L&M Arts proudly presents Robin Rhode’s Los Angeles gallery debut Imaginary Exhibition. The South African-born and Berlin-based artist has engaged international audiences with a body of work that blends fine art, street culture and performance. Rhode’s work meditates on the playful, explores the imaginary and references mythologies. His work spans a variety of media that includes photography, animation and sculpture. Often the stop motion activities combine physical and drawn elements and are executed as suites of photographs, ranging anywhere from three 3 to 36 individual pieces, creating composed narratives.
Rhode’s photography captures moments that seem limited only to our mind’s eye. His ideas embrace a casual, urban aura, combined with a formal elegance. In the single image Slalom, a man prepares for downhill activity on a snowless slope without hesitation, beyond obstacles, into a world of possibility.
This imaginary world continues in his photographic suite School of Fish, where Rhode poses his protagonist with a fishing rod against a painted wall. Repetitive triangular shapes are drawn on the wall graffiti style. The triangles echo the movements of a school of fish, which become the protagonist’s unexpected bounty. The work conjures aspects of imagination, looking beyond the depths of a given surface, and of desire. This piece also illustrates Rhode’s engagement with oceanic mythology, an additional element brought into this new body of work due to the gallery’s seaside location.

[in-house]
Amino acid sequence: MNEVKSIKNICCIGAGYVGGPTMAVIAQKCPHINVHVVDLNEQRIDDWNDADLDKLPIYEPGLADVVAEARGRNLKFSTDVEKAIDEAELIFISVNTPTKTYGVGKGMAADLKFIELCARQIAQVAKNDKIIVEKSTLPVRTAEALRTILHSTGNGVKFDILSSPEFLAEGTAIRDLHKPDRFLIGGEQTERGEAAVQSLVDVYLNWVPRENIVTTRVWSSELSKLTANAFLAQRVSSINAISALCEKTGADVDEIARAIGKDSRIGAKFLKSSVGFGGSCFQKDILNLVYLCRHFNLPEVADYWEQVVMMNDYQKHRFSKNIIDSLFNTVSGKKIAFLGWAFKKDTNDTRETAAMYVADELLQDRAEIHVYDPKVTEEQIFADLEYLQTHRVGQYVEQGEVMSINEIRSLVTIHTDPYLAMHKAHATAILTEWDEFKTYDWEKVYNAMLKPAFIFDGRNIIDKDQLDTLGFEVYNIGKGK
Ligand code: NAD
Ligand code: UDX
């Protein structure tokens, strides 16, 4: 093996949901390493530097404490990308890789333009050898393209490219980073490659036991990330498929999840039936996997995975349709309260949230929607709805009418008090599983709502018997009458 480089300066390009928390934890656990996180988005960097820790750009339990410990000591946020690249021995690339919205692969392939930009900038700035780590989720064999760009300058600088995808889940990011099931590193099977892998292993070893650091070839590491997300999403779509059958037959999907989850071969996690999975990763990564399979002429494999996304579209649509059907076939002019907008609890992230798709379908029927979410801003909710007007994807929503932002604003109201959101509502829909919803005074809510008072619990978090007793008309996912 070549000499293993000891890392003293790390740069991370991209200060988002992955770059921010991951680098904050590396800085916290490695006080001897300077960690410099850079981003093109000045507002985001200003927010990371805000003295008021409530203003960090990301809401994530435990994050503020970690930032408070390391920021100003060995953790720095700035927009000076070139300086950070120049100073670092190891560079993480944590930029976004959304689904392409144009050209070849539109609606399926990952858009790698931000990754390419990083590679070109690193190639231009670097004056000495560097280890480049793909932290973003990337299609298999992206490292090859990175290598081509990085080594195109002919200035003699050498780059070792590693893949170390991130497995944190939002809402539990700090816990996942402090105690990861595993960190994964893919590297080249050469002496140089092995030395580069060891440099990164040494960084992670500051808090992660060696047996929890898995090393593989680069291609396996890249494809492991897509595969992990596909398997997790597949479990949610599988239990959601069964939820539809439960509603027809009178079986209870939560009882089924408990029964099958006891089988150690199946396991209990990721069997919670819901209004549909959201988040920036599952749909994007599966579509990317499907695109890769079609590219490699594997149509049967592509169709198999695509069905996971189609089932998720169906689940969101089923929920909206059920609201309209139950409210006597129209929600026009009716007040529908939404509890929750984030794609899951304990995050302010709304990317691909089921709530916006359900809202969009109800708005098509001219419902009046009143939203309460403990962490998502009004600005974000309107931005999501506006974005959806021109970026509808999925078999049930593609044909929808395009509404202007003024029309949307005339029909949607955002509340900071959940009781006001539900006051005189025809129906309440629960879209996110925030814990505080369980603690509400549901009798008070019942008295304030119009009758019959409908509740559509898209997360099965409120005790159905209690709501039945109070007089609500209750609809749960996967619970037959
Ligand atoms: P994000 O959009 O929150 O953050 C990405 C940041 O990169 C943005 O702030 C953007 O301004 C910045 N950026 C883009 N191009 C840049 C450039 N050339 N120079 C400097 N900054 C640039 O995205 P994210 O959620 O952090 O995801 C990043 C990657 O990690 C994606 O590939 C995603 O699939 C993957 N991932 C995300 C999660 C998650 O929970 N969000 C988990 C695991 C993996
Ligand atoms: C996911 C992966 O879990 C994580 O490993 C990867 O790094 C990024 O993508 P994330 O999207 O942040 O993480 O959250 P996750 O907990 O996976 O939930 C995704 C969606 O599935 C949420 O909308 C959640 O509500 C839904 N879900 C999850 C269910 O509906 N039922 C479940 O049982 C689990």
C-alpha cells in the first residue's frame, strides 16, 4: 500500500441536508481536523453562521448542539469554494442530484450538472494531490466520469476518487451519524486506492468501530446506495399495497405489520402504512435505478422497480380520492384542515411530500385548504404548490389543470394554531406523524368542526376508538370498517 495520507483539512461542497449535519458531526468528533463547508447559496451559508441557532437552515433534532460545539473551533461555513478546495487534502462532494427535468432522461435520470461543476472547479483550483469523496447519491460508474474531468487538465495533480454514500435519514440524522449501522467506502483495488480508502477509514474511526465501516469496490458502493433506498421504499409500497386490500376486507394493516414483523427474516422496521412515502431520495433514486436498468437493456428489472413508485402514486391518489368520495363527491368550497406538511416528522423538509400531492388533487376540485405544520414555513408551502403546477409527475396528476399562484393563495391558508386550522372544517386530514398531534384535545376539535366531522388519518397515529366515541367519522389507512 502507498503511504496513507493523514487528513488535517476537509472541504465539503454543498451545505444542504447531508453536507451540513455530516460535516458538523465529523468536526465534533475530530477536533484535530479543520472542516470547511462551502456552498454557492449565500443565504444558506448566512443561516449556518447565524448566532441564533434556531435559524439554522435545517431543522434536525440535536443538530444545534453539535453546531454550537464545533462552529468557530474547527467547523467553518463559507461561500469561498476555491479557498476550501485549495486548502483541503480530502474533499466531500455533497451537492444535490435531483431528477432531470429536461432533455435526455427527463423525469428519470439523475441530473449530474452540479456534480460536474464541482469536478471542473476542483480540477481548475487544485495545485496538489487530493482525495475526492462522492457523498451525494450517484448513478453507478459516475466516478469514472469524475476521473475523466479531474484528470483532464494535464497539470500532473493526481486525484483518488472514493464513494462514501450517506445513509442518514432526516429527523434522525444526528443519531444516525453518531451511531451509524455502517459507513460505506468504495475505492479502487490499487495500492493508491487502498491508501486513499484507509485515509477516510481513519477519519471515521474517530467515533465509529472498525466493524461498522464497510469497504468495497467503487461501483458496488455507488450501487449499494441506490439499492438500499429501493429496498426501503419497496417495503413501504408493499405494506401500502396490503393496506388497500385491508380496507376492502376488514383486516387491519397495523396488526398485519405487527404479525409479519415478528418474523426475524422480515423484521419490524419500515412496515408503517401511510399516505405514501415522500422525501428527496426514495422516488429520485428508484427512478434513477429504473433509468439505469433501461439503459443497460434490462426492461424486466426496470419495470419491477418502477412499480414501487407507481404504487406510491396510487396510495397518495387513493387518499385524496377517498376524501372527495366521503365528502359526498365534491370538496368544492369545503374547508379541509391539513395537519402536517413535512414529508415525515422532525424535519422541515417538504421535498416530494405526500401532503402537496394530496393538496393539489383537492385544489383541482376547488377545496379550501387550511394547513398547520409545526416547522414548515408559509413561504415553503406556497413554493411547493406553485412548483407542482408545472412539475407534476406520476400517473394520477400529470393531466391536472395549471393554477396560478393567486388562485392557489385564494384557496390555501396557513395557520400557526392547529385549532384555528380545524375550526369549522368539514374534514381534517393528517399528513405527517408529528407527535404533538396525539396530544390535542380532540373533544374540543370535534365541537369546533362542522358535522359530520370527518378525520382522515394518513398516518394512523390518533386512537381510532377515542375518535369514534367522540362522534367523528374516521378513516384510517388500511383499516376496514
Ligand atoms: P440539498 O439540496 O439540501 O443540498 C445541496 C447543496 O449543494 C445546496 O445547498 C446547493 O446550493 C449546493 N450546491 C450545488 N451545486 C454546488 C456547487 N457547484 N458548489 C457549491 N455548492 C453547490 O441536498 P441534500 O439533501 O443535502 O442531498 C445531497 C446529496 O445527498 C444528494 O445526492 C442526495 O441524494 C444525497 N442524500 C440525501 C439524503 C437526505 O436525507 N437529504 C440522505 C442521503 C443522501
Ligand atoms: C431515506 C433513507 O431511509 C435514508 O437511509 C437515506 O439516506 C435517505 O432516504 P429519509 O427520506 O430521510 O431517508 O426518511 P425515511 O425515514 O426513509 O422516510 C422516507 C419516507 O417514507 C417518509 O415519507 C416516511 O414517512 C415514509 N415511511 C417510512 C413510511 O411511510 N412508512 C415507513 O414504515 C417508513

Some works are more specific to a particular experience. Untitled/Houses + Seas juxtaposes images of seascapes with homes in the Lower Ninth Ward in New Orleans destroyed by Hurricane Katrina. The images of the abandoned homes have been printed on black aluminum and crumpled, echoing the rippling waves of the seascapes above. This elegant series recalls the pure beauty of nature and the vulnerability of the human experience in the face of it.
In Yard, the artist plays with the traditional reading of an object. A yardstick is positioned like the hands of a clock, punctuated by the shoes commonly worn by South African youth, often in the school “yard.” Yardsticks, usually used to measure space, are now used to measure time. The series of images are then installed to mimic a clock face.
Rhode’s sculpture also exudes a light-hearted and clever approach. In Sea Bells, twelve oversized seashells have been cast in bronze and mounted atop music stands, transforming them into percussion instruments. The result is meditative, potentially interactive, elegant and absurd. This duality can also be seen in Untitled/Moon Stamp + Ink Pad, where an actual inkpad has been enlarged to surreal proportions, and the stamp, with the image of the moon, is imprinted on the gallery wall.
The success of Rhode’s work lies in its ability to engage the viewer on many levels. Rhode makes very serious art that doesn’t take itself too seriously- elegant and thoughtful with just the right touch of humor.